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Cancer risk associated with nuclear atypia in cytologically indeterminate thyroid nodules. A systematic review and meta-analysis.

Cancer risk associated with nuclear atypia in cytologically indeterminate thyroid nodules. A systematic review and meta-analysis.
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Valderrabano P, Khazai L, Thompson ZJ, Sharpe SC, Tarasova VD, Otto KJ, Hallanger-Johnson JE, Wadsworth JT, Wenig BM, Chung CH, Centeno BA, McIver B,


Valderrabano P, Khazai L, Thompson ZJ, Sharpe SC, Tarasova VD, Otto KJ, Hallanger-Johnson JE, Wadsworth JT, Wenig BM, Chung CH, Centeno BA, McIver B, (click to view)

Valderrabano P, Khazai L, Thompson ZJ, Sharpe SC, Tarasova VD, Otto KJ, Hallanger-Johnson JE, Wadsworth JT, Wenig BM, Chung CH, Centeno BA, McIver B,

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Thyroid : official journal of the American Thyroid Association 2017 11 21() doi 10.1089/thy.2017.0419

Abstract
BACKGROUND
Indeterminate categories of thyroid cytopathology (categories B-III and B-IV of the Bethesda system) are integrated by a heterogeneous spectrum of cytological scenarios that are generally clustered for analysis and management recommendations. It has been suggested that aspirates exhibiting nuclear atypia have a higher risk of malignancy. We assess whether cytologically indeterminate thyroid nodules with nuclear atypia have a significantly higher cancer risk than those without nuclear atypia.

METHODS
On 6/30/2016 we searched PubMed and EMBASE for articles in English or Spanish using a search strategy developed by an endocrinologist and a librarian. Case reports were excluded; and no date limits were used. References of all included studies were also screened for relevant missing studies. We included studies in which the prevalence of malignancy of cytologically indeterminate thyroid nodules with histological confirmation with and without nuclear atypia was reported. We excluded studies that included (1) nodules suspicious for malignancy, (2) nodules with non-indeterminate (B-III or B-IV) cytology on repeated biopsy, if performed; (3) nodules not consecutively evaluated; (4) cohort overlapping with another larger series. Two investigators independently assessed the eligibility and risk of bias of the studies. PRISMA and MOOSE guidelines were followed. Summary data was extracted from published reports by one investigator and independently reviewed by another. Data were pooled using a random-effects model. Heterogeneity was explored using subgroup analysis and mixed-effect model meta-regression. The odds ratio for malignancy of cytologically indeterminate thyroid nodules with nuclear atypia over cytologically indeterminate thyroid nodules without nuclear atypia was calculated.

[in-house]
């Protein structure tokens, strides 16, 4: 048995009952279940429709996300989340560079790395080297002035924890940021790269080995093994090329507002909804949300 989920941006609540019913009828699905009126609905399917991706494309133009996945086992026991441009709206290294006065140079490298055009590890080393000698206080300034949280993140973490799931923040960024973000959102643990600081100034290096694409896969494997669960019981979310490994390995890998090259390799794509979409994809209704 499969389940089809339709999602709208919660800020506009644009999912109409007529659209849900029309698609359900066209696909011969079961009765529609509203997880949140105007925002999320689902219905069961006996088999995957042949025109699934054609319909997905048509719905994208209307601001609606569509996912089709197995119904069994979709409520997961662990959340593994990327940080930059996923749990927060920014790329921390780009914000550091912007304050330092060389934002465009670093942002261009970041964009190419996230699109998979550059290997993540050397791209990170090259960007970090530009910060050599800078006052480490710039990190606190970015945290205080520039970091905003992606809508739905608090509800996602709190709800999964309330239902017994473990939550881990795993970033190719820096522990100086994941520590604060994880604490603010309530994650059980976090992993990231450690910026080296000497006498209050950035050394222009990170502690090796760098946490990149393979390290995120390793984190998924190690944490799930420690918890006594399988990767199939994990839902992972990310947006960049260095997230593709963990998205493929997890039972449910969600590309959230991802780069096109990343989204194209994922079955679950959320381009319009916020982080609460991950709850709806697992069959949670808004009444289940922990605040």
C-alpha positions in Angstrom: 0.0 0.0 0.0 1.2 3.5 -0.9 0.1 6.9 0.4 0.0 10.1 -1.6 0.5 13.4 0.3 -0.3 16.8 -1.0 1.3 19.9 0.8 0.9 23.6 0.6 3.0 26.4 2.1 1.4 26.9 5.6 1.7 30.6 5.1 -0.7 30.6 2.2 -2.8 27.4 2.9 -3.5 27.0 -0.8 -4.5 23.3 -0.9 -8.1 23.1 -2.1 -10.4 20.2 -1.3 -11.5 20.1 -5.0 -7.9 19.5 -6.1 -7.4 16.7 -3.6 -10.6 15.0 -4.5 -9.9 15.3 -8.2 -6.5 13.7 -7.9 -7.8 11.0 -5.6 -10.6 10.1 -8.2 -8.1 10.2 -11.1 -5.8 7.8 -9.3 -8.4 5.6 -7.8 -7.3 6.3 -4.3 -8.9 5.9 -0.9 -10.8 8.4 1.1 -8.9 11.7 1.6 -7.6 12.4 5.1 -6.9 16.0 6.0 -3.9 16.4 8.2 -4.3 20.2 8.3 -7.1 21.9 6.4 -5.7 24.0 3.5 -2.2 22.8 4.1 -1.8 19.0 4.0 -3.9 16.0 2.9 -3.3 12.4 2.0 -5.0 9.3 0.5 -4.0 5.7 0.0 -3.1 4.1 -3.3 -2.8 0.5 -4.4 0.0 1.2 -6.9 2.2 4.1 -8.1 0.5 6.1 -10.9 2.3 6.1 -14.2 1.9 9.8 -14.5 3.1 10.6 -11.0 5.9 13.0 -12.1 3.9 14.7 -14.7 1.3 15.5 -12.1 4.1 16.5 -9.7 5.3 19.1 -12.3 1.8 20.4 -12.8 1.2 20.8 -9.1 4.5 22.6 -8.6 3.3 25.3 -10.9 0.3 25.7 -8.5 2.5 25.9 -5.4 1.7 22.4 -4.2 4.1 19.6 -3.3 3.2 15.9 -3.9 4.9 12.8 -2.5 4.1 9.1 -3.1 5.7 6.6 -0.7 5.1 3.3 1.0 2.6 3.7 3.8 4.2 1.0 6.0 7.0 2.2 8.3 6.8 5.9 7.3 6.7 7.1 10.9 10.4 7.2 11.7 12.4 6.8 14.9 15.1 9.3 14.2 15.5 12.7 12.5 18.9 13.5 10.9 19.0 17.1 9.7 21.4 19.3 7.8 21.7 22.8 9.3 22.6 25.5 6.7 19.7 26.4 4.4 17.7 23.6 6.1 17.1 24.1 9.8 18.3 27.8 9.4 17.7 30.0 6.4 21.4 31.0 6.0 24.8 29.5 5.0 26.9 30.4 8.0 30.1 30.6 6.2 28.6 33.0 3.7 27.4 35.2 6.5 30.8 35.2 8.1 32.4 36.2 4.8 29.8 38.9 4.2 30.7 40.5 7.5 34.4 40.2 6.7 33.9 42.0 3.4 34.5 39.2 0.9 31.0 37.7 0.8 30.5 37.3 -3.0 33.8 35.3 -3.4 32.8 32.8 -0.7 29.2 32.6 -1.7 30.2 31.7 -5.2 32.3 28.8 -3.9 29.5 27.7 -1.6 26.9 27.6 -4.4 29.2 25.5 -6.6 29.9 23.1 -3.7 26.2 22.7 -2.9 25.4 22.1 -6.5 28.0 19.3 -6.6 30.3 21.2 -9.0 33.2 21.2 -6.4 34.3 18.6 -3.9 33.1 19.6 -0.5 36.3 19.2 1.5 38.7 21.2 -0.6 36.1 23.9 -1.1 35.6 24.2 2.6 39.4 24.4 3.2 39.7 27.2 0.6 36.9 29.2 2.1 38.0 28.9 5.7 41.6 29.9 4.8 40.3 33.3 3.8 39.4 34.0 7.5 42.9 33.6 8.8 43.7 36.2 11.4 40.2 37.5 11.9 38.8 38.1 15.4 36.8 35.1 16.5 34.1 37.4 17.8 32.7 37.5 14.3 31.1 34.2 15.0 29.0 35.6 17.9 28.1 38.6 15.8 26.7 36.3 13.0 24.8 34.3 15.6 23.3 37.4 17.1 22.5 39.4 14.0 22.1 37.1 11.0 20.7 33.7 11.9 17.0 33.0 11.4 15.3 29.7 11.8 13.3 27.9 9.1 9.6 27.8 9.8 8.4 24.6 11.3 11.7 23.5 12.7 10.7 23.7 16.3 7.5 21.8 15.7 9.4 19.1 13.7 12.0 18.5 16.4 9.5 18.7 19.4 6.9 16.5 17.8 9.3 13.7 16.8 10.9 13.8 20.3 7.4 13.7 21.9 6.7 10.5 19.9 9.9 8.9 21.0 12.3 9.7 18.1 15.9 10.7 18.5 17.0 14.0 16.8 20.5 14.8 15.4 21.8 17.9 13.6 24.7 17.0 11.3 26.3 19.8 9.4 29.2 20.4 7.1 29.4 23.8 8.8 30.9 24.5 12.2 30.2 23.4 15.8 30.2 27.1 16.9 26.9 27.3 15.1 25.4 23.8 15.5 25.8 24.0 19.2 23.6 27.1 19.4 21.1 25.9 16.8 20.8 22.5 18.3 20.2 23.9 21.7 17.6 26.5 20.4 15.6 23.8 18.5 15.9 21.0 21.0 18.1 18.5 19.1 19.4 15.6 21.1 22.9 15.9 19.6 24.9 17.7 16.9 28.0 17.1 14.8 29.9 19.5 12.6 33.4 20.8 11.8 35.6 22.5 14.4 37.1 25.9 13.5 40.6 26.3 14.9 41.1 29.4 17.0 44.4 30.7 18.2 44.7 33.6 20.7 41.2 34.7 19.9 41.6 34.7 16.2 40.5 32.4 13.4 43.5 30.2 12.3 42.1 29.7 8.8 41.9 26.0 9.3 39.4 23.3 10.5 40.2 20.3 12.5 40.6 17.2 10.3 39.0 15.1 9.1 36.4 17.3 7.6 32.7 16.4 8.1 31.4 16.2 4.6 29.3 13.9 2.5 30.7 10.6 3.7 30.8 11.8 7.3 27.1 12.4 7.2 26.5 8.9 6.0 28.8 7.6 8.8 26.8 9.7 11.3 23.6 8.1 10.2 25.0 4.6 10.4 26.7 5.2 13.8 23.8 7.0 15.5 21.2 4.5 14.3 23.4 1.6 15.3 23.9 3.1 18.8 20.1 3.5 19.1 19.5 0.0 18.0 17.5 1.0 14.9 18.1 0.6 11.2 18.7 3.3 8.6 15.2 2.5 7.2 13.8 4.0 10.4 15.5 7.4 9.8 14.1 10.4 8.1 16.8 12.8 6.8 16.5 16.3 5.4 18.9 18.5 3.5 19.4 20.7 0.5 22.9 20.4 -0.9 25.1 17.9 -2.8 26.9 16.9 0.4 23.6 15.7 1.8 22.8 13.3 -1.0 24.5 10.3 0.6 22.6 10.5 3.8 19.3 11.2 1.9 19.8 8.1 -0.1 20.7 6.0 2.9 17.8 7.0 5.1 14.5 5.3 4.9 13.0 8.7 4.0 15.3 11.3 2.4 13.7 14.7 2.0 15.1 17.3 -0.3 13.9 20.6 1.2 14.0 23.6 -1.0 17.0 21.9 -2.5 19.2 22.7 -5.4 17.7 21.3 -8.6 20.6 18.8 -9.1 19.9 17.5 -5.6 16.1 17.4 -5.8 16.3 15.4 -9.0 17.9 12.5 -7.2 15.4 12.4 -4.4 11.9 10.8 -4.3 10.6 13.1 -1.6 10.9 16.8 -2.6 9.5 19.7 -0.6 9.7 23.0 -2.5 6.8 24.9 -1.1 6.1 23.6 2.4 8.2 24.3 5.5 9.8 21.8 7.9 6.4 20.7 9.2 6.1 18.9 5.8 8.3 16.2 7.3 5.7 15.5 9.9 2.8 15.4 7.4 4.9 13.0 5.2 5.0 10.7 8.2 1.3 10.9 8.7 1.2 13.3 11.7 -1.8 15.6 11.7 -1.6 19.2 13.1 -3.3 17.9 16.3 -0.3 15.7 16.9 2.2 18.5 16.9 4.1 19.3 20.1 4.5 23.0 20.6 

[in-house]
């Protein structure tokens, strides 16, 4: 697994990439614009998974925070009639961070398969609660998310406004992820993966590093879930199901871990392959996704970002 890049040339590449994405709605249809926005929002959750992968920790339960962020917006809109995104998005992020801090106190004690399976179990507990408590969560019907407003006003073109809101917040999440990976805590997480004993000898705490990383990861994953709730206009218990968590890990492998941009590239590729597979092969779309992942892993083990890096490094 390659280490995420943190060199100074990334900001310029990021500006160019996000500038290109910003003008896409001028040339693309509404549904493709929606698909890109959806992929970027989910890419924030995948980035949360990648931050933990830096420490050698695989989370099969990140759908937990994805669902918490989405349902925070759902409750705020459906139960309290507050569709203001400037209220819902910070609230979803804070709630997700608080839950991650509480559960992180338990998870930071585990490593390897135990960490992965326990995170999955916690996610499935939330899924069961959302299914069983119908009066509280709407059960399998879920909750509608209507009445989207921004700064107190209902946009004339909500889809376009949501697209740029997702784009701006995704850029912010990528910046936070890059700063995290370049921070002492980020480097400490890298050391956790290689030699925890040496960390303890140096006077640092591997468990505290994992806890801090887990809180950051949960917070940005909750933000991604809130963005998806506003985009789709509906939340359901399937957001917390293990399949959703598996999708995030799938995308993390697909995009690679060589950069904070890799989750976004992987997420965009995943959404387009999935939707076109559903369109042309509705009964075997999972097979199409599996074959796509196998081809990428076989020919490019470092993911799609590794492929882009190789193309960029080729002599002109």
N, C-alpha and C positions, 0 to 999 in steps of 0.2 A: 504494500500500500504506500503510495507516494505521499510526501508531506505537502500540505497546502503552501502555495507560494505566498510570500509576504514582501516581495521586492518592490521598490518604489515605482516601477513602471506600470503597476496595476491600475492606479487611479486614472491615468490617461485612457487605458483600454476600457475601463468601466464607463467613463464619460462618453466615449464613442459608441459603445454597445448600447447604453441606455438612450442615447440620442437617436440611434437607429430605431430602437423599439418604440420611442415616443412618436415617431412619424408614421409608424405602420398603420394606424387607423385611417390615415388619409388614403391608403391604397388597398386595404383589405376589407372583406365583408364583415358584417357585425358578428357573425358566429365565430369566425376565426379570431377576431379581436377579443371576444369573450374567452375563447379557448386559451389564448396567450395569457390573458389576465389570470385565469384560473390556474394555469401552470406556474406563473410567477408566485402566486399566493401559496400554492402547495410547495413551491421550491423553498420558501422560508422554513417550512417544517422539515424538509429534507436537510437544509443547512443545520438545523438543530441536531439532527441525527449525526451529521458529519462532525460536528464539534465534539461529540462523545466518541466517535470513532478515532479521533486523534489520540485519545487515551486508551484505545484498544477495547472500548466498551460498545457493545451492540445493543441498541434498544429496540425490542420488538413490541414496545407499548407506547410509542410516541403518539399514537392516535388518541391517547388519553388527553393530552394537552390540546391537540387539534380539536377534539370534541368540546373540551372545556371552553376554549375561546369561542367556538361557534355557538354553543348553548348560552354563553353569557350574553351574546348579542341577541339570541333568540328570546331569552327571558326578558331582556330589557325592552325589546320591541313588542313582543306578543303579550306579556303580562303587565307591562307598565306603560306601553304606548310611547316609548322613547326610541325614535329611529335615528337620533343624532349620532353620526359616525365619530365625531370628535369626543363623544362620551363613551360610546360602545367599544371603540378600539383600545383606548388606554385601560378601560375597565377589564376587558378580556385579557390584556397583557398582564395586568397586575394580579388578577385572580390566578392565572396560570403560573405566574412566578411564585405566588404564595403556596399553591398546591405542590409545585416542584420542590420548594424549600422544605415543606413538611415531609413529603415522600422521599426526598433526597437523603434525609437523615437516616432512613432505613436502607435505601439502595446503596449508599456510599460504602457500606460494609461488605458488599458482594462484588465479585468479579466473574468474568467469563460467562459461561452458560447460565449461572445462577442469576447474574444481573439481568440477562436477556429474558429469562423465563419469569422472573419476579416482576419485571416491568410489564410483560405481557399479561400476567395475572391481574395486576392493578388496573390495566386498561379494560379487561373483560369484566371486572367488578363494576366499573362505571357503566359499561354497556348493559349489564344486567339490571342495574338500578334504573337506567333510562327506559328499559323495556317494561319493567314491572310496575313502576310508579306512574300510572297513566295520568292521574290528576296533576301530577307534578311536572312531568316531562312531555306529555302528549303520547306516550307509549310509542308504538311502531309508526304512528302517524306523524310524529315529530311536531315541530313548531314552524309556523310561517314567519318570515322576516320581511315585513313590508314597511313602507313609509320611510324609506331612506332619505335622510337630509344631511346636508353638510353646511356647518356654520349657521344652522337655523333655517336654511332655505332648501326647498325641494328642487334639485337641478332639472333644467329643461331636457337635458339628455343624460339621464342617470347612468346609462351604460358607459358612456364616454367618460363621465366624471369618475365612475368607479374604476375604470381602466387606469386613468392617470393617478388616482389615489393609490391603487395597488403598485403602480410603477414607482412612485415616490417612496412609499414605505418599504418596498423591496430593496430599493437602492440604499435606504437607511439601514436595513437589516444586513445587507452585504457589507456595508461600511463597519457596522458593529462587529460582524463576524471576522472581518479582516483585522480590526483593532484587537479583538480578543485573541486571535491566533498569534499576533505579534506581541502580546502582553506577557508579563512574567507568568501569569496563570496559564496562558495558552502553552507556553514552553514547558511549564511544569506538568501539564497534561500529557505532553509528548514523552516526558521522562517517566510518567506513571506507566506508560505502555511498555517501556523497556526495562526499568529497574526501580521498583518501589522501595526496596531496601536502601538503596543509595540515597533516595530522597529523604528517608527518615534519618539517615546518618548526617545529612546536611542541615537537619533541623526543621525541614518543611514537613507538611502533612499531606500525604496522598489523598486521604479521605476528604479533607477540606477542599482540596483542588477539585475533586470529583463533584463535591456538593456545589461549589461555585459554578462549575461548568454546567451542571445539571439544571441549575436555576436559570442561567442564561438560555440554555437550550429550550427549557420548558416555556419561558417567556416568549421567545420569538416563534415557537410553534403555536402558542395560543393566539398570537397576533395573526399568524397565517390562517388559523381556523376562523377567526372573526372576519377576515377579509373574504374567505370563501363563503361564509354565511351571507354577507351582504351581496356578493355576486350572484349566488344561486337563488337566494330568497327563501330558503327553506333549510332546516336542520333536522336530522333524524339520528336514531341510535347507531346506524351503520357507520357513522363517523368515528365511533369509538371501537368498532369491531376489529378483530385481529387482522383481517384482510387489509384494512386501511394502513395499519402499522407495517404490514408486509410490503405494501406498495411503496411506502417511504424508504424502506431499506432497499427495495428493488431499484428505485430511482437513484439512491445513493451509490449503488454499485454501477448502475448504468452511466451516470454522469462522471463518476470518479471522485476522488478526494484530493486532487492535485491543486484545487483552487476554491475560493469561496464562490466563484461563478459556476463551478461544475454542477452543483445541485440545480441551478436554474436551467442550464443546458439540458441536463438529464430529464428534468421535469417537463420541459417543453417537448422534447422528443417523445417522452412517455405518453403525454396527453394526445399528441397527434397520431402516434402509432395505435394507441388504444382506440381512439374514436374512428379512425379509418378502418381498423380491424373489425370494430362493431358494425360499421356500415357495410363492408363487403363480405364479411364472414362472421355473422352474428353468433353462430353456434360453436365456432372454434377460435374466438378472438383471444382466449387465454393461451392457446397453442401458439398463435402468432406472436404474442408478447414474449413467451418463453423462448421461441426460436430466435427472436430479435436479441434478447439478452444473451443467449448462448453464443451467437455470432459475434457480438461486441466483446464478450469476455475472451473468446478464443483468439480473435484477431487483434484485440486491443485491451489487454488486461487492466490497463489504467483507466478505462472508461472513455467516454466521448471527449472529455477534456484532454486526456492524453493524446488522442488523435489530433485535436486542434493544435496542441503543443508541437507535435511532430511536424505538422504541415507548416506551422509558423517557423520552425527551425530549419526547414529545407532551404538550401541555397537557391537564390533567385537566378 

RESULTS
Of 2,571 retrieved studies, 20 were eligible. The meta-analysis was conducted on summary data of 3,532 cytologically indeterminate thyroid nodules -1,162 with and 2,370 without nuclear atypia-. The odds ratio for malignancy in cytologically indeterminate thyroid nodules with nuclear atypia was 3.63 (3.06-4.35). There was no evidence of publication bias; and heterogeneity was insignificant (I2 <0.01%, p=0.40). CONCLUSIONS
Nuclear atypia is a significant indicator of malignancy in cytologically indeterminate thyroid nodules and needs to be standardized and implemented into clinical practice.

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